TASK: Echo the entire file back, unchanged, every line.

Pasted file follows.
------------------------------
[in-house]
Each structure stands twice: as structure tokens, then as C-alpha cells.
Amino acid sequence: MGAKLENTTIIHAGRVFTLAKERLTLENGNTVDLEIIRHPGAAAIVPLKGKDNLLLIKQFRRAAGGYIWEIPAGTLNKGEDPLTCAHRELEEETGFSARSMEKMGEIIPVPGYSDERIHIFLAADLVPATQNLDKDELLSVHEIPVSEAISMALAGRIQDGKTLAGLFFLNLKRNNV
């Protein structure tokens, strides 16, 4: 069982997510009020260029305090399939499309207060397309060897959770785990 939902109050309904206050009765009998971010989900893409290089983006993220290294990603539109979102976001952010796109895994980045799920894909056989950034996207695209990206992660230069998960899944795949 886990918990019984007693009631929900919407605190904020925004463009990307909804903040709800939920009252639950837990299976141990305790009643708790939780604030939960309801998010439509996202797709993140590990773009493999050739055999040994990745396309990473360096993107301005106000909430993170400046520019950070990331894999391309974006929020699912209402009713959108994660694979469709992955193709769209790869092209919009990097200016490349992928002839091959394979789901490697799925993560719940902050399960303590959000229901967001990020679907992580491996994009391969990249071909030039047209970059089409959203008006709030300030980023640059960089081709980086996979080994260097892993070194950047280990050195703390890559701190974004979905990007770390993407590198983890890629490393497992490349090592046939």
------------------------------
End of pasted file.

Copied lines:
[in-house]
Each structure stands twice: as structure tokens, then as C-alpha cells.
Amino acid sequence: MGAKLENTTIIHAGRVFTLAKERLTLENGNTVDLEIIRHPGAAAIVPLKGKDNLLLIKQFRRAAGGYIWEIPAGTLNKGEDPLTCAHRELEEETGFSARSMEKMGEIIPVPGYSDERIHIFLAADLVPATQNLDKDELLSVHEIPVSEAISMALAGRIQDGKTLAGLFFLNLKRNNV
């Protein structure tokens, strides 16, 4: 069982997510009020260029305090399939499309207060397309060897959770785990 939902109050309904206050009765009998971010989900893409290089983006993220290294990603539109979102976001952010796109895994980045799920894909056989950034996207695209990206992660230069998960899944795949 886990918990019984007693009631929900919407605190904020925004463009990307909804903040709800939920009252639950837990299976141990305790009643708790939780604030939960309801998010439509996202797709993140590990773009493999050739055999040994990745396309990473360096993107301005106000909430993170400046520019950070990331894999391309974006929020699912209402009713959108994660694979469709992955193709769209790869092209919009990097200016490349992928002839091959394979789901490697799925993560719940902050399960303590959000229901967001990020679907992580491996994009391969990249071909030039047209970059089409959203008006709030300030980023640059960089081709980086996979080994260097892993070194950047280990050195703390890559701190974004979905990007770390993407590198983890890629490393497992490349090592046939």